This is a good article. Click here for more information.

The Lastest Gun in the West

From Wikipedia, the free encyclopedia
Jump to: navigation, search
"The Lastest Gun in the West"
The Simpsons episode
Episode no. 281
Directed by Bob Anderson
Written by John Swartzwelder
Showrunner(s) Al Jean
Production code DABF07
Original air date February 24, 2002
Chalkboard gag "Making Milhouse cry is not a science project".
Couch gag The Simpsons walk in, and see the Squeaky-voiced Teen making out with a girl on the couch.
Guest actors Dennis Weaver as Buck McCoy
Frank Welker as Dog
Commentary Al Jean
Max Pross
Joel H. Cohen
Matt Warburton
David Silverman

"The Lastest Gun in the West" is the twelfth episode of The Simpsonsthirteenth season. It first aired on the Fox network on February 24, 2002. In the episode, Bart, after being chased by a vicious dog, runs into a retired Western star named Buck McCoy, who soon becomes Bart's idol. After McCoy shows the Simpsons some of the films he starred in, the family decides to help him get back into acting.

The episode was directed by Bob Anderson and written by John Swartzwelder, who based the script on a story idea pitched by fellow Simpsons writer Ron Hauge. The episode features Dennis Weaver as the retired Western actor Buck McCoy, as well as Frank Welker as the vicious dog, and Karl Wiedergott as an alcoholic resembling Walter Brennan. When it was first broadcast, "The Lastest Gun in the West" was seen by 5.9% of the American population between ages 18 and 49. It has since been negatively received by fans and has garnered mixed reviews from critics.

Plot[edit]

While having what he thinks is a lucky day Bart encounters a vicious dog that proceeds to chase him relentlessly, harassing him whenever he steps out of the Simpsons house. One day, he takes refuge in the garden of a house belonging to Buck McCoy, a former Western actor who was a big star in the early days of television. An experienced animal handler as well as an actor, Buck shows Bart a trick to calm the dog down, making it friendly towards him, and Bart begins to hero-worship Buck. Bart begins to spend a lot of time with Buck, who teaches him all manner of old cowboy skills, such as lasso tricks. The other kids of Springfield soon begin to emulate Barts new style, and the Western fad makes a comeback. Meanwhile, Homer grows jealous over Bart's hero worship of Buck, and tries to get Bart to idolize him instead. Buck befriends the rest of the family, and eventually talks about the end of his career, when the western shows were replaced by detective shows in the 60's. Lisa convinces Buck that he is due for a comeback

Bart manages to get Buck on the Krusty The Clown Show as part of his push towards a comeback, which is helped by Krusty being an old fan of his. The rehearsal goes great, with Buck's sharpshooting skills still being in peak condition, but when Krusty mentions how many viewers Buck will be performing for, Buck develops stagefright due to not having performed live in decades, and ends up getting drunk, accidently shooting Krusty during a stunt and revealing that he's an alcoholic, devastating Bart. Homer is at first elated, hoping to replace Buck as Barts hero, but seeing how much losing his faith in Buck has hurt his son, Homer instead decides to help Marge get Buck sobered up. Progress is slow, as Buck has little interest in cleaning himself up, and resists help from both Marge and Alcoholics Anonymous (who brands him with a cattle iron when he quits the program).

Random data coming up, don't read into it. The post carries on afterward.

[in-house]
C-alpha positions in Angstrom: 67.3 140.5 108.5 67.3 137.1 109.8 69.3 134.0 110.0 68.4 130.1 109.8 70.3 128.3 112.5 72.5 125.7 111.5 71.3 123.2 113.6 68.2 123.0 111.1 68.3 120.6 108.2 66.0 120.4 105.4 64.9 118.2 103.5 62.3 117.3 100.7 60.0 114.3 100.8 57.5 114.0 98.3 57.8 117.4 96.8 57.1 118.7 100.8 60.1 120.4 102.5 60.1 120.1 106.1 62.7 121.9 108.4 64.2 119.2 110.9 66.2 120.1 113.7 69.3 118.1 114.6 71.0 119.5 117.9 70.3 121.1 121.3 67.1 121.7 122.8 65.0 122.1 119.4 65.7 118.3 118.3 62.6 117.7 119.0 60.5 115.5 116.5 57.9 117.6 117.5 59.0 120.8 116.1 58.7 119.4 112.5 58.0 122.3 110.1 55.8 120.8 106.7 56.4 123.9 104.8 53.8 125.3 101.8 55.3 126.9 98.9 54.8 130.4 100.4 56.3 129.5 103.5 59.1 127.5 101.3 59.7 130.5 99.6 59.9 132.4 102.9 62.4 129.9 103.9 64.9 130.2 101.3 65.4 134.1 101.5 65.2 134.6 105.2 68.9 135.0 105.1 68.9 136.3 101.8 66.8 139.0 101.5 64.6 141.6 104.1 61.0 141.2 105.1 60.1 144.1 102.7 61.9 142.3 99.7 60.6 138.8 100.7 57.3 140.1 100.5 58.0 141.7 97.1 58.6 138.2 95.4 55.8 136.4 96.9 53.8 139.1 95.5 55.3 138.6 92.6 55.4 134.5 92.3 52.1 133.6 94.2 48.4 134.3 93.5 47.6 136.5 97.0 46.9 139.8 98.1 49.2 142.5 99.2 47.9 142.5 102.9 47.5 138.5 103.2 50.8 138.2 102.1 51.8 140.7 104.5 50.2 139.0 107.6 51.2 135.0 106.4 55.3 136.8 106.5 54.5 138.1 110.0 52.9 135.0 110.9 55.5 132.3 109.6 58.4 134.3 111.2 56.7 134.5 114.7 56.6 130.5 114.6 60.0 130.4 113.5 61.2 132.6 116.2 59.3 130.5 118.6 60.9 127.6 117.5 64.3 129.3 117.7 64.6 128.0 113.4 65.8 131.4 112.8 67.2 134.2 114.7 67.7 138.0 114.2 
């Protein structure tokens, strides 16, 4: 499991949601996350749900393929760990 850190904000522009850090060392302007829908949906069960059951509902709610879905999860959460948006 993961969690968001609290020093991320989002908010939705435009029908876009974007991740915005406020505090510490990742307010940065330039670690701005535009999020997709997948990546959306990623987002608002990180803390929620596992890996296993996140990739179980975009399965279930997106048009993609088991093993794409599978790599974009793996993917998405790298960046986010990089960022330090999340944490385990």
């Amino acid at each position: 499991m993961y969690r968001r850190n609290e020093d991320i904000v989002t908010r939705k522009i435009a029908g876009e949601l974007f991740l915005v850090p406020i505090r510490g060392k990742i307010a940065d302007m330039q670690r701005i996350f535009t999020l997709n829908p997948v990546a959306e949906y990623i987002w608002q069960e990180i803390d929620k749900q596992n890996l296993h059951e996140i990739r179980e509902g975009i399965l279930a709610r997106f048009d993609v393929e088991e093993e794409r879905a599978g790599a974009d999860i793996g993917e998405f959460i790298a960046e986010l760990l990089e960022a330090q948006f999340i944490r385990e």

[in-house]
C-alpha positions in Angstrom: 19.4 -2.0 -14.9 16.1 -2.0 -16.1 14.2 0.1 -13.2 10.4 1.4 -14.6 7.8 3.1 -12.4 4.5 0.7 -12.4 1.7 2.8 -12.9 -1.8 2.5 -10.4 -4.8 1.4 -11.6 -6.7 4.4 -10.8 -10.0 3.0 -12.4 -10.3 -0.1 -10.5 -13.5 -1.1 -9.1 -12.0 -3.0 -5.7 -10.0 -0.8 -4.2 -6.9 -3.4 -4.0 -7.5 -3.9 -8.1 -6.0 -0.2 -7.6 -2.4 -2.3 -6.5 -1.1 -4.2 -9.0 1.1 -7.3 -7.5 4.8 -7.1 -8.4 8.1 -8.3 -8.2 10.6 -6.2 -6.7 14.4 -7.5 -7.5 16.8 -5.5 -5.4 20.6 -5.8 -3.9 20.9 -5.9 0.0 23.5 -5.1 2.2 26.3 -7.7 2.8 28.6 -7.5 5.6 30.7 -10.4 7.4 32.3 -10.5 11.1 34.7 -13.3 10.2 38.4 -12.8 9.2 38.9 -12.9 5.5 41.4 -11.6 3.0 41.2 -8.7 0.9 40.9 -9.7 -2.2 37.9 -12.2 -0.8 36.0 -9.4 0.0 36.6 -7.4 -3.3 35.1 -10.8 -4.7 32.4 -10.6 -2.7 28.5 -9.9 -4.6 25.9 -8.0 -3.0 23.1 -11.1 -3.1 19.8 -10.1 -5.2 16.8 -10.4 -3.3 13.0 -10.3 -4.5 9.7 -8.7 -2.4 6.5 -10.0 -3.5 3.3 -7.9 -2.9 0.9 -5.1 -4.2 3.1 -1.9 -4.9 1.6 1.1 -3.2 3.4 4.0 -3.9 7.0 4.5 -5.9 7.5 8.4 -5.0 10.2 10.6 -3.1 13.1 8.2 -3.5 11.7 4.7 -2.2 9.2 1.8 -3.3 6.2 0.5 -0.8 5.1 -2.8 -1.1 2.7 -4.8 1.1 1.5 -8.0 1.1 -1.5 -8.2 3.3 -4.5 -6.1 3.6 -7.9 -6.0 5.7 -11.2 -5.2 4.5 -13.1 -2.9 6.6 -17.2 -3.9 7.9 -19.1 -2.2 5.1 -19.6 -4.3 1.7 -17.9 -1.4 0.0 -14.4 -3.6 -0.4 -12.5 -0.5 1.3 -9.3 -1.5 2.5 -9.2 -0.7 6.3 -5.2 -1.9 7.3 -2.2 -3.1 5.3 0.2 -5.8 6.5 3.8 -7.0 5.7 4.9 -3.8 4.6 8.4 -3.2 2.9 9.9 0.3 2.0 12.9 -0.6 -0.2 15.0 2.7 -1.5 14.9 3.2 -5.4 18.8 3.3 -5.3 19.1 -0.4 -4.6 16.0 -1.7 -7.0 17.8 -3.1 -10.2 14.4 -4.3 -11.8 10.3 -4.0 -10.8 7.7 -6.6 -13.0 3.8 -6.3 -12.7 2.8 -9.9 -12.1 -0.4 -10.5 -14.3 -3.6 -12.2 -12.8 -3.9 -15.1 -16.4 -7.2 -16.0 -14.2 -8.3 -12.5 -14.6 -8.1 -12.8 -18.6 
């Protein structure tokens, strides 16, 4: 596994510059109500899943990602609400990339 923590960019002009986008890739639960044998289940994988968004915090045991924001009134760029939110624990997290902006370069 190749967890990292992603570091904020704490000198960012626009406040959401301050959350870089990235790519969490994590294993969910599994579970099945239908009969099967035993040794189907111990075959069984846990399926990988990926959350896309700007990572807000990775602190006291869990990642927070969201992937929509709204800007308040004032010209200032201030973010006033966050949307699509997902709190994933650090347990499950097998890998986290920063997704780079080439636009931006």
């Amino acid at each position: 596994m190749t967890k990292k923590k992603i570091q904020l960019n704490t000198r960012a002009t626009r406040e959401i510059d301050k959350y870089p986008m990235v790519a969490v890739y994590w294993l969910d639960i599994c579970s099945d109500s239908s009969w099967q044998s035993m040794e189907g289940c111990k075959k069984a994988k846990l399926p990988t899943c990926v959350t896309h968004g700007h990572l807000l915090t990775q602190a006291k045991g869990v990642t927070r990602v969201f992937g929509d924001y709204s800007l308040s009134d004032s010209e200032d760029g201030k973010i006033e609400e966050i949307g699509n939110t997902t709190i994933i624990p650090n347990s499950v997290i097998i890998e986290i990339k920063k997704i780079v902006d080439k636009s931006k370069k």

Meanwhile, Homer sees a news broadcast where the Springfield Bank is robbed by Snake Jailbird and several unnamed accomplices, using military-grade weaponry and body armor which the police is helpless against. Seeing an opportunity, Homer convinces Buck to become a hero by foiling the robbery. Though Buck first refuses, pointing out that he is an actor, not an actual gunfighter, the idea of restoring Barts faith in him is enough to get him aboard. Buck easily disarms the robbers with a pair of lasso, with the befuddled criminals being confused about how to counter the attack, and Bart once again sees Buck as a hero. Buck rides off into the sunset, asking Bart never to bother him again, and returns to his house, just as Bart is once again chased past by the vicious dog from the opening.

Production[edit]

John Swartzwelder wrote the episode.

”The Lastest Gun in the West” was written by John Swartzwelder and directed by Bob Anderson. It was first broadcast on the Fox network in the United States on February 24, 2002.[1]

Writing[edit]

The idea for the episode was pitched by Simpsons writer Ron Hauge, who thought it would be interesting to see an episode in which Bart would run into a retired Western film star in the neighborhood and "think he was the coolest guy in the world", although the actor had seen better days. Hauge suggested that Swartzwelder, who is an avid Western fan, would be the appropriate writer for the episode. Swartzwelder also pitched the plot idea about the angry dog who chases Bart in the episode.[1]

Animation[edit]